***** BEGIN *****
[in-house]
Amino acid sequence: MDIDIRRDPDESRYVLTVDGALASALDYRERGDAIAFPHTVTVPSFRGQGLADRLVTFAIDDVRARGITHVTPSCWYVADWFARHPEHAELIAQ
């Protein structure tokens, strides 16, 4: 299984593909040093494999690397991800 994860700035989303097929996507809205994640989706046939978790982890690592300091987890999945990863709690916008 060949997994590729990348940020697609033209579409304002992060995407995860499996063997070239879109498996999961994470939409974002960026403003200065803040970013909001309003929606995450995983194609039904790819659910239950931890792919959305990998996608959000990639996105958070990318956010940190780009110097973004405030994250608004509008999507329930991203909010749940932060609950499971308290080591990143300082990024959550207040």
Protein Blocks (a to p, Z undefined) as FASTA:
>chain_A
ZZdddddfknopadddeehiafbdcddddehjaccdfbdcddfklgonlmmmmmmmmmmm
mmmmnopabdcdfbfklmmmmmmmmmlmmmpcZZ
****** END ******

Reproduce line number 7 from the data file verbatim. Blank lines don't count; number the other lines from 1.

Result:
mmmmnopabdcdfbfklmmmmmmmmmlmmmpcZZ